Calling on Candidates to Address Race and Incarceration
While race is a major subtext in this year’s presidential campaign, the candidates rarely mention the issue area where racial bias in America takes its most virulent form, namely criminal justice policies and practices. The CA observes this racism when we inspect conditions inside New York City’s court pens that confine recently arrested persons. On some days, we will see not one white face, but cell after cell filled with black and brown people. The term “disproportionate confinement of minorities” fails to capture the reality. It is more accurate to say “exclusive” confinement. Given our experience, it is not surprising that the incarceration rate for African Americans in New York today is higher than for blacks in South Africa at the height of Apartheid.
Statistics show that the brunt of the so-called war on drugs falls on poor communities of color. About three-fourths of the nation’s incarcerated individuals locked up for drug offenses are minorities–this, despite research demonstrating that the majority of drug users and sellers are white. In New York, the figures are even more stark: 90% of people convicted of drug crimes in state prison for the sale or possession of narcotics are African American or Latino. If current trends continue, one of every three black males born in the United States today can expect to serve time in prison.
Studies have found that drug treatment programs, while much less costly, are more successful than imprisonment in reducing drug abuse and crime and in increasing people convicted of drug crimes’ ability to find and hold jobs. If our nation’s leaders are wary of the political liabilities they would incur by advocating for sentencing reform and treatment alternatives, they can take courage from polls demonstrating widespread public support for these kinds of measures. In addition, this past June, the United States Conference of Mayors, representing the mayors of America’s large cities, unanimously approved a resolution declaring the failure of the war on drugs, condemning mandatory minimum sentences, and calling for more treatment programs. Newark, New Jersey Mayor Cory Booker said: “The drug war is causing crime. It’s chewing up young black men. And it’s killing Newark.”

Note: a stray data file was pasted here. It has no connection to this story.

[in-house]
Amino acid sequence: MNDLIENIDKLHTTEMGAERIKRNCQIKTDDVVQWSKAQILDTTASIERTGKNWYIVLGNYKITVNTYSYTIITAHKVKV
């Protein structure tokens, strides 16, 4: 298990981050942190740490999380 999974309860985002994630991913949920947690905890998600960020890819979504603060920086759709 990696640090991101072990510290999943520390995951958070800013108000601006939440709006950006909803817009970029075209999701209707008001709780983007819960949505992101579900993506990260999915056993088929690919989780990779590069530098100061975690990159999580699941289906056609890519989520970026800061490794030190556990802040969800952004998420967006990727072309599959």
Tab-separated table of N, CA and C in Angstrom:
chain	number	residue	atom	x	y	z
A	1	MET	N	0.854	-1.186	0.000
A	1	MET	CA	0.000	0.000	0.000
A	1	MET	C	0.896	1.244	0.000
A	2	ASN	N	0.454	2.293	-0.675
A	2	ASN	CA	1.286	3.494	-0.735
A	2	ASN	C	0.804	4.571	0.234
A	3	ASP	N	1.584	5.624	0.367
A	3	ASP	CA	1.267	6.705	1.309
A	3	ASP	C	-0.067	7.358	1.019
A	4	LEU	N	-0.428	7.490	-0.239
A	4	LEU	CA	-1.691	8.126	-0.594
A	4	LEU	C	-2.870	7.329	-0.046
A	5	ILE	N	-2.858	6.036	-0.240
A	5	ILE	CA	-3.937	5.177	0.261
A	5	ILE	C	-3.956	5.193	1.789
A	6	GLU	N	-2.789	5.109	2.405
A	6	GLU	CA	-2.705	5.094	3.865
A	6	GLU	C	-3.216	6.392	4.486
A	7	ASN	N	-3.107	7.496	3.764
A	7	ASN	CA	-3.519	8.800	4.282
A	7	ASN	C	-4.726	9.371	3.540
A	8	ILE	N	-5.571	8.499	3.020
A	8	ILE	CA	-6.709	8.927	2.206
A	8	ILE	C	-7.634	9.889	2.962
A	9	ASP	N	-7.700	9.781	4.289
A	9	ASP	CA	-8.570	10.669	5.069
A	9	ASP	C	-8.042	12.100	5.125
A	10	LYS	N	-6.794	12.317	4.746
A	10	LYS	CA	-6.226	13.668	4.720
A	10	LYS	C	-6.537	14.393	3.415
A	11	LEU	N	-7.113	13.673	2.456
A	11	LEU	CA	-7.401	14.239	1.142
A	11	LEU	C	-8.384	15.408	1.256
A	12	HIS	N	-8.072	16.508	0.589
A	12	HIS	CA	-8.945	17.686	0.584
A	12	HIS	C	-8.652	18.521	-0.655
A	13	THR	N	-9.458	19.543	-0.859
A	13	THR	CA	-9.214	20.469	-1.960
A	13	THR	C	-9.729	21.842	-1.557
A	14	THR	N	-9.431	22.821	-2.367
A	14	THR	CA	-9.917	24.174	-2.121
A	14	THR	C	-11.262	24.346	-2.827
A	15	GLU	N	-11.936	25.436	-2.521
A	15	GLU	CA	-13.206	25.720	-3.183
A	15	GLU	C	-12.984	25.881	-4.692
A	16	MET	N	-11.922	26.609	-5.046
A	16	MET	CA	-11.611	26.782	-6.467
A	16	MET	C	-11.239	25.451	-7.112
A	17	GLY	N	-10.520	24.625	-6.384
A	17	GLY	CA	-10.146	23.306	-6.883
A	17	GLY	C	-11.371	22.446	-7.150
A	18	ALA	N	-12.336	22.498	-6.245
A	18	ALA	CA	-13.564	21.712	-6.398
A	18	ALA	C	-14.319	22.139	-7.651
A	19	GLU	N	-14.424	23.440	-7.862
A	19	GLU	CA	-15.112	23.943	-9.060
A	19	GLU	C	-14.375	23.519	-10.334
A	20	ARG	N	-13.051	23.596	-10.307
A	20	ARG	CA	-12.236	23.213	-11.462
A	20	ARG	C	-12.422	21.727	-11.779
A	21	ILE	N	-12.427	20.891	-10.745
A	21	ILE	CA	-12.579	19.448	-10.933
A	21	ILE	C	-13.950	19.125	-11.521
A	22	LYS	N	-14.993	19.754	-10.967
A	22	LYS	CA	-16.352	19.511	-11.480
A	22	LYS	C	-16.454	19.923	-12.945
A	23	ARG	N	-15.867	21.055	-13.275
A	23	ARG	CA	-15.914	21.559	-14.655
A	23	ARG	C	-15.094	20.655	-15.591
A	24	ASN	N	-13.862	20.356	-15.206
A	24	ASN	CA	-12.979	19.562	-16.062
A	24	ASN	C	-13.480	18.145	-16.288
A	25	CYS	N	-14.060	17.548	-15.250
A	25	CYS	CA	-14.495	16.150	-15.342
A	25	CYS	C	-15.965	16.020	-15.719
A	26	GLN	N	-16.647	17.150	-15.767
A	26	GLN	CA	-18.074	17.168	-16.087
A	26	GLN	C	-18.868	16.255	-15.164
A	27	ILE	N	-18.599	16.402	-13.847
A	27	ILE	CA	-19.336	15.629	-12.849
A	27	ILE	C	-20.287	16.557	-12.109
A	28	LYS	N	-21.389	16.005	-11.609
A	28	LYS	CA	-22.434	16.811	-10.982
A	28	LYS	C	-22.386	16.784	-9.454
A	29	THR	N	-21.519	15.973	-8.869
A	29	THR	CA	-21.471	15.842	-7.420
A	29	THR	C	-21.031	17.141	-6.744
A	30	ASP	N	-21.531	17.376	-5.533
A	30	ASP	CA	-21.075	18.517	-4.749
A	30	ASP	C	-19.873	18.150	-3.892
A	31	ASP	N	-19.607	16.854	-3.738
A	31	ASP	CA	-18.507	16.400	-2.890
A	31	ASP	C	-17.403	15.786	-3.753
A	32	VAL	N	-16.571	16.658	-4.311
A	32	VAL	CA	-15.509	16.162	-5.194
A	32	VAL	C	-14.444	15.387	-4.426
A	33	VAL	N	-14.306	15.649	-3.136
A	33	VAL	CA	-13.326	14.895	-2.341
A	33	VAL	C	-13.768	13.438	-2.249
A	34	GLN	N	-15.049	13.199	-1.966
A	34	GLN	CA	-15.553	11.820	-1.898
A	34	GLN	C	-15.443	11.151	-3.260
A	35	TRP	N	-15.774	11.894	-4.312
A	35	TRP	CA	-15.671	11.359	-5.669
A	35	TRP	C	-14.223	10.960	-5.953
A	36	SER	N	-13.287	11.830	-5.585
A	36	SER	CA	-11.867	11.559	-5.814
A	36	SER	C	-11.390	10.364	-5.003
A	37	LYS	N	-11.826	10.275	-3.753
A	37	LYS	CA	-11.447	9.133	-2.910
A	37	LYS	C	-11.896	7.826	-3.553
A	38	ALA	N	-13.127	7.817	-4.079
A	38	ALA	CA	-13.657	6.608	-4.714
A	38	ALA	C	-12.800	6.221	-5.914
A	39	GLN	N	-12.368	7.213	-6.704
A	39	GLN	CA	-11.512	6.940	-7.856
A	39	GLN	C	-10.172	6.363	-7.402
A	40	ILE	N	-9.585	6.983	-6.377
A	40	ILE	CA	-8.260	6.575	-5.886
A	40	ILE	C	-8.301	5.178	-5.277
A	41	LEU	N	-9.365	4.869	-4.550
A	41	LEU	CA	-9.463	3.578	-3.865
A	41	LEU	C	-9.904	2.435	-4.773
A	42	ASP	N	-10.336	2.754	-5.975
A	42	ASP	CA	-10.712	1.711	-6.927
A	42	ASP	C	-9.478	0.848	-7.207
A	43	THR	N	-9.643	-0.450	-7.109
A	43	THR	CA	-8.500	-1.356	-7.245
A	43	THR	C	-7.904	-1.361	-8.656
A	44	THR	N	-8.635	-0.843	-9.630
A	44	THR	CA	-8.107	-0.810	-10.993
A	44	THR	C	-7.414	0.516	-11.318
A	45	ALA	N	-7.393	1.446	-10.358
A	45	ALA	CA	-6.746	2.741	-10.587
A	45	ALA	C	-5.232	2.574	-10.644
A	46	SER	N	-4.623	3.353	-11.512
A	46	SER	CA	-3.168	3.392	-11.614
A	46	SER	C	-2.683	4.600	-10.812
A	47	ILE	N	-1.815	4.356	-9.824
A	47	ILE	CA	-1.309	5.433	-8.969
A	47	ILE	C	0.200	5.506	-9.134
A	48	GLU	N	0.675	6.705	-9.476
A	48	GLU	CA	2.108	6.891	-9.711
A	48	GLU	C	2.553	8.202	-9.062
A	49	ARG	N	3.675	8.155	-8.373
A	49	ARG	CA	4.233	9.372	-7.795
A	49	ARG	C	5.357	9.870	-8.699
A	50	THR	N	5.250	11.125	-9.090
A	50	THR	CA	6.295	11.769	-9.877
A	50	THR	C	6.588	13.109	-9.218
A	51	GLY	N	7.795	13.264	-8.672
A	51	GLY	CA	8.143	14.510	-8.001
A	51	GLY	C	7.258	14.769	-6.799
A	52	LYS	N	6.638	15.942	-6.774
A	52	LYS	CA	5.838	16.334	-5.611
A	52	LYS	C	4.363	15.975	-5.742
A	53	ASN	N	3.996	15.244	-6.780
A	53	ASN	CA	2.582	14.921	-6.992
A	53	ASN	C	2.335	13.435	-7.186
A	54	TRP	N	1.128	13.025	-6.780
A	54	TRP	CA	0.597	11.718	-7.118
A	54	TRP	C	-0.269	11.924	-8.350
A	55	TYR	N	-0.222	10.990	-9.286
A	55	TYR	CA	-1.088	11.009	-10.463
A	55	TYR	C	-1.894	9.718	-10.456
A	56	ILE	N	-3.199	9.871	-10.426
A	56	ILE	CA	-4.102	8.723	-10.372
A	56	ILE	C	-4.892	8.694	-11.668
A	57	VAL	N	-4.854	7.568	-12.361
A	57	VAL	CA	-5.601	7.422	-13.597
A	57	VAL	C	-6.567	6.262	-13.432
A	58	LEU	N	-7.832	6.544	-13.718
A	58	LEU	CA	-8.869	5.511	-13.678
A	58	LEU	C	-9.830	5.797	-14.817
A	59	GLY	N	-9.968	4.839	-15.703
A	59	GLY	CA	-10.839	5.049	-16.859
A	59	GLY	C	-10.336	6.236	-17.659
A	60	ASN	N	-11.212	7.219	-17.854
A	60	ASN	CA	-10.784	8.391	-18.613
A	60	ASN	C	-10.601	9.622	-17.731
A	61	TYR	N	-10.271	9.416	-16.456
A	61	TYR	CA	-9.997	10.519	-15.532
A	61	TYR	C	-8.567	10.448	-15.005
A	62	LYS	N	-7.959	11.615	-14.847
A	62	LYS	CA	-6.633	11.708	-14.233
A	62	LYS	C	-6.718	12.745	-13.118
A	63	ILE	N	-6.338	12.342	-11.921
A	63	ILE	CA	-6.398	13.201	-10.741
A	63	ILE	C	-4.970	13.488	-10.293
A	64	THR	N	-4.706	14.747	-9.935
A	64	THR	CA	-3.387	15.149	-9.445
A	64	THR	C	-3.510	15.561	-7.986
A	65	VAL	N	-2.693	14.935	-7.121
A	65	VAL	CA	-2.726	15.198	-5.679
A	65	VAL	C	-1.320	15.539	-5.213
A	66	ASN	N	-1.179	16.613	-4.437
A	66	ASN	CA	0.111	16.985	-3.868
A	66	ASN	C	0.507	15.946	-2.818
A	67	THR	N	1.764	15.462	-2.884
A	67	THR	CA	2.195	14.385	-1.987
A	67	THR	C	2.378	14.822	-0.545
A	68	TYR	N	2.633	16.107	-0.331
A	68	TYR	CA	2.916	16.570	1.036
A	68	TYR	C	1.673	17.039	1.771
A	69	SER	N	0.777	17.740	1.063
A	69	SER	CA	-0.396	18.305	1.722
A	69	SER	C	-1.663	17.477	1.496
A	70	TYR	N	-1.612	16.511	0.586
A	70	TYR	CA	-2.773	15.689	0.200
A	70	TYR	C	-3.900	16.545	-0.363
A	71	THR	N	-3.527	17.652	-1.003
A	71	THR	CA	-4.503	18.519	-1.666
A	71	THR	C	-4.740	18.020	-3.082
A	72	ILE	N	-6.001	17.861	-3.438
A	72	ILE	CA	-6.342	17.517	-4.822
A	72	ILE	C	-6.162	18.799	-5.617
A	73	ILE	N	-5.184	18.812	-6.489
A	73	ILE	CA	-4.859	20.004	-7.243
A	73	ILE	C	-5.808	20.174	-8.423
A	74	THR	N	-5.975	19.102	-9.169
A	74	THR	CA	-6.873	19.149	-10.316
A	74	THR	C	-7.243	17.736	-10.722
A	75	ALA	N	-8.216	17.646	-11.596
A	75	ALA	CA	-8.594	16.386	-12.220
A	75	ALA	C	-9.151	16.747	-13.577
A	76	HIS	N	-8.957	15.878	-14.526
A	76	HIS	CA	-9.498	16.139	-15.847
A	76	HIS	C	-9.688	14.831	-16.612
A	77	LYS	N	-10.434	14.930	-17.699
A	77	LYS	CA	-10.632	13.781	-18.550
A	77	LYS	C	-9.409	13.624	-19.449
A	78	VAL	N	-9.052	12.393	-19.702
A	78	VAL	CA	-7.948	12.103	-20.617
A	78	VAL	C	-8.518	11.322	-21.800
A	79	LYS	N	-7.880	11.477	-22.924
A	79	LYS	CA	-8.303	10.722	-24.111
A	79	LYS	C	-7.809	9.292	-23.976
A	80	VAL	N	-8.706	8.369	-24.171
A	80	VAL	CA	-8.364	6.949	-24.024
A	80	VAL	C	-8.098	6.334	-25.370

The nation’s, and New York’s, criminal justice policy is not aimed at problem solving, but designed, at best, to achieve a pernicious kind of containment. It is inflicted on mainly low-income inner city people of color who are politically powerless and without the capacity to protect themselves from government abuse or neglect. Prisons have become the blunt instrument of a regressive social policy and it is long past due that our country’s leaders, those in high office and those who aspire to it, stand up on these issues and put a stop to the political folly and moral shame of our time.
Russelle Miller-Hill was convicted on a drug charge and sent to Albion Correctional Facility in 1991. Born and raised in the Bronx, the prison near Niagara Falls was far from home, and she says she got no visitors. Towards the end of her term, she went down to New York City to spend about 18 [...]Read More
Reports & Research
The Correctional Association of NY conducted in depth interviews with 30 people currently incarcerated at Clinton on August 19 and 20, 2015, and corresponded with many more people held at the prison over the last few months. The information reported provides further confirmation of both extensive staff brutality in the aftermath of the June escape [...]Read More
Prison Monitoring Reports
Auburn was the first prison to implement the “Auburn System,” a system of incarceration in which incarcerated people worked in groups during the day, were housed in solitary cells during the night, and lived in enforced silence. Today, Auburn Correctional Facility operates as a maximum security, DOCCS-operated prison for men ages 21 and older.Read More